By Kelly Dearmore
By Jim Schutze
By Rachel Watts
By Lauren Drewes Daniels
By Anna Merlan
By Lee Escobedo
By Alice Laussade
Branford Marsalis calls exactly at the appointed time, 3 p.m., despite a schedule that should not allow for such promptness. He is on a cellular phone, sitting on the front stoop of his 13-year-old son Reese's piano school on White Plains Post Road in Eastchester, New York. Branford does not actually go into the school during Reese's lessons; that would put too much pressure on the boy, not to mention the teacher. One can only imagine how the instructor might feel with one of the world's greatest saxophone players leaning over his shoulder as he teaches the horn blower's son how to traverse the ivories--the awe, the intimidation.
The piano lessons were Branford's idea; so, too, was Reese's participation in sports. As far as Marsalis is concerned, sports and music "make people better, more receptive to shit." Reese might not have wanted to be part of either--hell, Branford shrugs, the kid never even practices piano or baseball--but his son was not going to grow up melting his brain over some video game. Yet Branford doesn't cajole the kid when he strikes out or clumsily dances all over the wrong notes. He wants his boy to succeed--or fail--on his own. Parents, says the 38-year-old father, "get too bent out of shape" when their kids screw up. It's the mistakes that make them stronger, smarter, better.
Such are the words of advice that come from a man who, five years ago, was not much of a father. From 1992 through '95, Marsalis was band leader for The Tonight Show, a gig that never earned him enough money to compensate for the fact that he was branded a sellout by fellow jazzers (among them brother Wynton, who had earlier lamented his sibling's decision to play with Sting) and kept him thousands of miles away from Reese, whose mother Branford has divorced. Branford will forever stick by his decision to act as Jay Leno's musical director and sidekick; but when he quit The Tonight Show, it was not an admission of artistic guilt. Rather, it was so he could move back to New York, where he could help his son with his homework, send him to piano lessons, make him part of the family Branford had always craved. In a few months, Reese will move in with Branford and his new wife. The family will be complete.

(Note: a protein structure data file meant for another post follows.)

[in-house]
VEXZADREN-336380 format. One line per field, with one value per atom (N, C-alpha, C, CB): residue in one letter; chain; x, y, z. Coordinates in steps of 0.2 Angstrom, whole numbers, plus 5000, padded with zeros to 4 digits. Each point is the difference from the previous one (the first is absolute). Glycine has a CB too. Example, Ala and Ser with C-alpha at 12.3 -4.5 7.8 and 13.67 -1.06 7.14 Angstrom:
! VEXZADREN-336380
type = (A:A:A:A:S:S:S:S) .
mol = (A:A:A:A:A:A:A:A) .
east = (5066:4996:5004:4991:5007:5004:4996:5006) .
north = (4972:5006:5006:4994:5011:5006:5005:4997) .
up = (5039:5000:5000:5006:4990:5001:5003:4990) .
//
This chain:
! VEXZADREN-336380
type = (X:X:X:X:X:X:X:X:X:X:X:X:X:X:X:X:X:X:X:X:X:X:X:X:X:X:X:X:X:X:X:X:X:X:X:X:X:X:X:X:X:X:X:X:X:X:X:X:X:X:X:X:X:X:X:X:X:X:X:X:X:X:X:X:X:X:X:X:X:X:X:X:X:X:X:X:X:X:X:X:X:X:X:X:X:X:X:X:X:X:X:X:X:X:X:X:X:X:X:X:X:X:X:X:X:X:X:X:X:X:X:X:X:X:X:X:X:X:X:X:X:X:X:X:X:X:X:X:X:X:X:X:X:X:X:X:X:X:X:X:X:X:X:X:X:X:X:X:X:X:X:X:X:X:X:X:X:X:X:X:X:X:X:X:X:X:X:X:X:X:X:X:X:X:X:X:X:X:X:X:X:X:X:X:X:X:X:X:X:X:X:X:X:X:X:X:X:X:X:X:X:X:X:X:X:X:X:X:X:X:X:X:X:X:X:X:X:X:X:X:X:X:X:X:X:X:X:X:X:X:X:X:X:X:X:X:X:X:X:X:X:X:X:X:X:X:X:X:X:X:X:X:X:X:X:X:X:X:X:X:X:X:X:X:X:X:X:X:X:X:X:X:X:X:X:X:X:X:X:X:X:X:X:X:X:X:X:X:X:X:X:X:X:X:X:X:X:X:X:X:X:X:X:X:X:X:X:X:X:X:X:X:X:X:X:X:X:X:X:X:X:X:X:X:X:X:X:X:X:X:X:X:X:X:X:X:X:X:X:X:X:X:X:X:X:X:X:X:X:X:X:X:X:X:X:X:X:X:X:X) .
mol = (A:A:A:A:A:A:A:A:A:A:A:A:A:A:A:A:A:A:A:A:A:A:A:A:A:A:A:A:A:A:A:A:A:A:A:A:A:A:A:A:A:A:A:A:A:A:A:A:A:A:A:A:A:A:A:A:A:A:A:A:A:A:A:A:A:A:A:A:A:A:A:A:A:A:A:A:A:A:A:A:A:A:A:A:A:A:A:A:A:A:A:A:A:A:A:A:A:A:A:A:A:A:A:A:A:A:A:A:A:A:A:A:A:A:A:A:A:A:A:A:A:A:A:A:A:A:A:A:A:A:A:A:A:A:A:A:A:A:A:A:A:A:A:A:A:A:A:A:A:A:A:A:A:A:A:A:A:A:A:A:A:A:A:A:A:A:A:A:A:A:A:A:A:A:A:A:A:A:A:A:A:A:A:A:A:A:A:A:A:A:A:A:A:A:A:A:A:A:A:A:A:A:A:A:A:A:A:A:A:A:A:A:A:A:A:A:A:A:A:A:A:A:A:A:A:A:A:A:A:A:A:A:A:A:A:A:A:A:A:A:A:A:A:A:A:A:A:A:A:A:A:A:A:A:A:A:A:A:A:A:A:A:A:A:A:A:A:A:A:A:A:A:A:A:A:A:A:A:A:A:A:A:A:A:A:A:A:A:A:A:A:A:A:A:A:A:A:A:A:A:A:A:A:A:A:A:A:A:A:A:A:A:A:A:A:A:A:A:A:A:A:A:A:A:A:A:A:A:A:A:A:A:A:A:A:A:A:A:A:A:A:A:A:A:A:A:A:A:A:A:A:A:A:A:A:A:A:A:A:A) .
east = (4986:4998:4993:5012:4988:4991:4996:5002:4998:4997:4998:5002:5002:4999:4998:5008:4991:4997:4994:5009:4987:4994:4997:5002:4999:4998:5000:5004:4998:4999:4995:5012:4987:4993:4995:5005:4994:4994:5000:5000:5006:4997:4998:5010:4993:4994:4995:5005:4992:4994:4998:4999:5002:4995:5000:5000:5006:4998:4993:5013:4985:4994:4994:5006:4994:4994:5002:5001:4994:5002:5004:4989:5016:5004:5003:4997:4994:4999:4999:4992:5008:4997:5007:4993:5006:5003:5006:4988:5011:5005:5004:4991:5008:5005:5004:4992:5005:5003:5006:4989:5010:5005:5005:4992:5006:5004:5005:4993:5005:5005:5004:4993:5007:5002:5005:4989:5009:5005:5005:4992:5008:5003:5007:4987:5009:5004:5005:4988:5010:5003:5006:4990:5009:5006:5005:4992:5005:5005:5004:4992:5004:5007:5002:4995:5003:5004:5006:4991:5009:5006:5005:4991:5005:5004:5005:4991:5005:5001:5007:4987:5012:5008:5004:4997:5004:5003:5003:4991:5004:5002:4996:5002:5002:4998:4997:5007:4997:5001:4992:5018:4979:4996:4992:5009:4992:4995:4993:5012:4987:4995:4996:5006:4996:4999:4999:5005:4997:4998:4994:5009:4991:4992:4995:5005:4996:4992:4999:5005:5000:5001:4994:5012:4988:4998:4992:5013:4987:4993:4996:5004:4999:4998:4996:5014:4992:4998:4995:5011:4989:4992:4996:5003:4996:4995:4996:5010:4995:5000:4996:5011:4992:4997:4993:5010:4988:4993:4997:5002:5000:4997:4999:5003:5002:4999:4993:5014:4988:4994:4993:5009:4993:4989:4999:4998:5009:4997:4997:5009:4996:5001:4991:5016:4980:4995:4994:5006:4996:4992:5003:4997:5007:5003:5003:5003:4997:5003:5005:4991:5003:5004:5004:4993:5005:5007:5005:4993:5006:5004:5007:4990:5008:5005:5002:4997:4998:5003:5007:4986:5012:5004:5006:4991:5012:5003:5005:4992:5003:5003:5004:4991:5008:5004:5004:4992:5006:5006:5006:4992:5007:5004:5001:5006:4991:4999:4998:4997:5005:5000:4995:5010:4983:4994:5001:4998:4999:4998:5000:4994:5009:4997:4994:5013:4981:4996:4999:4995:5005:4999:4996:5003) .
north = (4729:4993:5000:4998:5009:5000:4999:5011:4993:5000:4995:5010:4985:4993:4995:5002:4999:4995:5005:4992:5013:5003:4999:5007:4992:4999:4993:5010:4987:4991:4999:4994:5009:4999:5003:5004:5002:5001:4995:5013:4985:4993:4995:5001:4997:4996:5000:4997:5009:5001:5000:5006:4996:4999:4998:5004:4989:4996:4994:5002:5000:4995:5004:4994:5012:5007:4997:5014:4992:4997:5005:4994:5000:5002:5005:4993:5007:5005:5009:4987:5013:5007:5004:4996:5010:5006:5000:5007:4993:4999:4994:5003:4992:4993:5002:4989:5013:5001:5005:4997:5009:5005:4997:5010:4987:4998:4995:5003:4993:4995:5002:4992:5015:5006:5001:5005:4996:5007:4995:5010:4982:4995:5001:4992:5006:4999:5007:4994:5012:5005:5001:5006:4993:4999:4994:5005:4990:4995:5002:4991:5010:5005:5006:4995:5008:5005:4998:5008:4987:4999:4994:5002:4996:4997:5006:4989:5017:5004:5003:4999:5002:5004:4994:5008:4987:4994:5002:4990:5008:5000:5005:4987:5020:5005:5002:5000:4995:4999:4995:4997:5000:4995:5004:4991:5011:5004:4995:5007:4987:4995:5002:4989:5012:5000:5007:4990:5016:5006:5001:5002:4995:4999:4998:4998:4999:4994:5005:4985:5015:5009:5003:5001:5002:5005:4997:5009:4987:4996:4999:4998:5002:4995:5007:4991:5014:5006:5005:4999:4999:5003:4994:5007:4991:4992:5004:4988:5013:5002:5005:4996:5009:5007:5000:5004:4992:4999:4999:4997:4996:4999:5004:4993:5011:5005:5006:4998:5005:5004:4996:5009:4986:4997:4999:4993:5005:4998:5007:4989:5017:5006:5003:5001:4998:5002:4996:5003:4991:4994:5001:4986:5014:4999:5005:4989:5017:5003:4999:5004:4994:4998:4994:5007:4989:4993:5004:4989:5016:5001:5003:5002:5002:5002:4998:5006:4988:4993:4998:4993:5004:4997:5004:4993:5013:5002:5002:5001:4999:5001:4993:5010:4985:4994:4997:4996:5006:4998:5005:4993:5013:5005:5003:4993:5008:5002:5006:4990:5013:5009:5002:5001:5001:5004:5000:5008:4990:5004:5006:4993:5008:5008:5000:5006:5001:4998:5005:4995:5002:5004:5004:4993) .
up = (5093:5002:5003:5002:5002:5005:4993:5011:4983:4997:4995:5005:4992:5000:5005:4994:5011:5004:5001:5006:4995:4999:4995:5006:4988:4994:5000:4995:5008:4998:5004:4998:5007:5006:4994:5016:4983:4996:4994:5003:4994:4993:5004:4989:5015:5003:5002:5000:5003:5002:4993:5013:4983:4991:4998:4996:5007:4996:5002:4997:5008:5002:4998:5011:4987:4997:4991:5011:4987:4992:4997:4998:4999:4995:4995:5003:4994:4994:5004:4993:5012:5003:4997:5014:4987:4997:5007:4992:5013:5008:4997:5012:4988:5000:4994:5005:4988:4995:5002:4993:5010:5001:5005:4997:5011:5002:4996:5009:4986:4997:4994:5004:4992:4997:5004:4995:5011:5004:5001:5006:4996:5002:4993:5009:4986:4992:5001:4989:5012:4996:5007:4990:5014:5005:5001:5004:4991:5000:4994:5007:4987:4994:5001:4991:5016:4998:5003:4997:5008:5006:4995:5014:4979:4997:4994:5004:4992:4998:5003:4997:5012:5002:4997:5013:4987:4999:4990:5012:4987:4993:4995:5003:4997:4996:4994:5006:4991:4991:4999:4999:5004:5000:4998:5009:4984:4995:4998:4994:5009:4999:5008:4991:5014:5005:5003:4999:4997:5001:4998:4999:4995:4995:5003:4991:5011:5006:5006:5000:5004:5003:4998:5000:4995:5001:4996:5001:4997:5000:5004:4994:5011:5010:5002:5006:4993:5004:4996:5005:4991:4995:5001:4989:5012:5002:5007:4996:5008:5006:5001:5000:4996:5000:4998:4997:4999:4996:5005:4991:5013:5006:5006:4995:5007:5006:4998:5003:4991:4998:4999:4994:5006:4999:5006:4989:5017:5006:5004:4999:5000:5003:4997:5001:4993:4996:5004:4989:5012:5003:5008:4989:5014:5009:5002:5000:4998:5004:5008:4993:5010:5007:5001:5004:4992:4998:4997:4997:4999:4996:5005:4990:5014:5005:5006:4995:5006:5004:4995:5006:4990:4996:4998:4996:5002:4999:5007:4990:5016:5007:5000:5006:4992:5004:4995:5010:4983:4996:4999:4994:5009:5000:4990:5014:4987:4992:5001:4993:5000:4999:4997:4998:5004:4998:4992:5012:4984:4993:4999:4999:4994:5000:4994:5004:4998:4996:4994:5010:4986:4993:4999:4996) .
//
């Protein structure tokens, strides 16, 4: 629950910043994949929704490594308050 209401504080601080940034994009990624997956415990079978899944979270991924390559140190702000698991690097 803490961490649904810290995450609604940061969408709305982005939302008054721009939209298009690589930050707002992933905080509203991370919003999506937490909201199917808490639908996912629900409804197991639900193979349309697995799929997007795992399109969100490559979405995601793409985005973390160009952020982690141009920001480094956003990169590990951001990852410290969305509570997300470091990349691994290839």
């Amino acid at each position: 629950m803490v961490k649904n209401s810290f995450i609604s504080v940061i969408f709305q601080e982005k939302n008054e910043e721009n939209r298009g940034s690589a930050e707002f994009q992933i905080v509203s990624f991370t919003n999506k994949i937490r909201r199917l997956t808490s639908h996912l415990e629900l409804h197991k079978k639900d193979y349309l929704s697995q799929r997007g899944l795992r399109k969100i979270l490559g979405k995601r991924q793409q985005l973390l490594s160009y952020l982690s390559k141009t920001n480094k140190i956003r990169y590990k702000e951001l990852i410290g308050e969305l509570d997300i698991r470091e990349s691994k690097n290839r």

The move comes just months after Marsalis' longtime pianist and dear friend, Kenny Kirkland, died from heart failure, the result of a drug habit long whispered about in jazz circles but never made public. Most of the articles about Marsalis and the just-released Requiem--the last record on which Kirkland will appear, and the finest of Marsalis' brilliant career--never mention how Kirkland died, only that his sudden death resulted in a batch of first takes being turned into an official release. Of his friend and colleague's death, Marsalis notes that it "sucked the life out of" the sessions Marsalis, drummer Jeff "Tain" Watts, and new bassist Eric Reves tried to cut following Kirkland's passing. Though they tried to continue without Kirkland, the trio ultimately released Requiem untouched; it's the product of four friends finding a new sound that surprised even them.
"It was never like, 'Shit, where did this come from?' but more like, 'Shit, it's finally here,'" Marsalis says of the beautiful noise on Requiem. "It's just a matter of waiting on it. If I hadn't done all those other side projects, I would have probably gotten to it sooner, but I don't think that the ubiquitous it would have had the same amount of depth and character that it does. It still would have been good, but I don't think that it would have been like this. I can't imagine that it would have been, because we were real mischievous kids by nature, and we still kind of maintain a certain level of that mischievousness in the playing. At one time, we were known more for our quixotic identity than any kind of depth of the music, and that was the time that we were the most popular. Depth don't play in America no way, and we still have that sense of humor."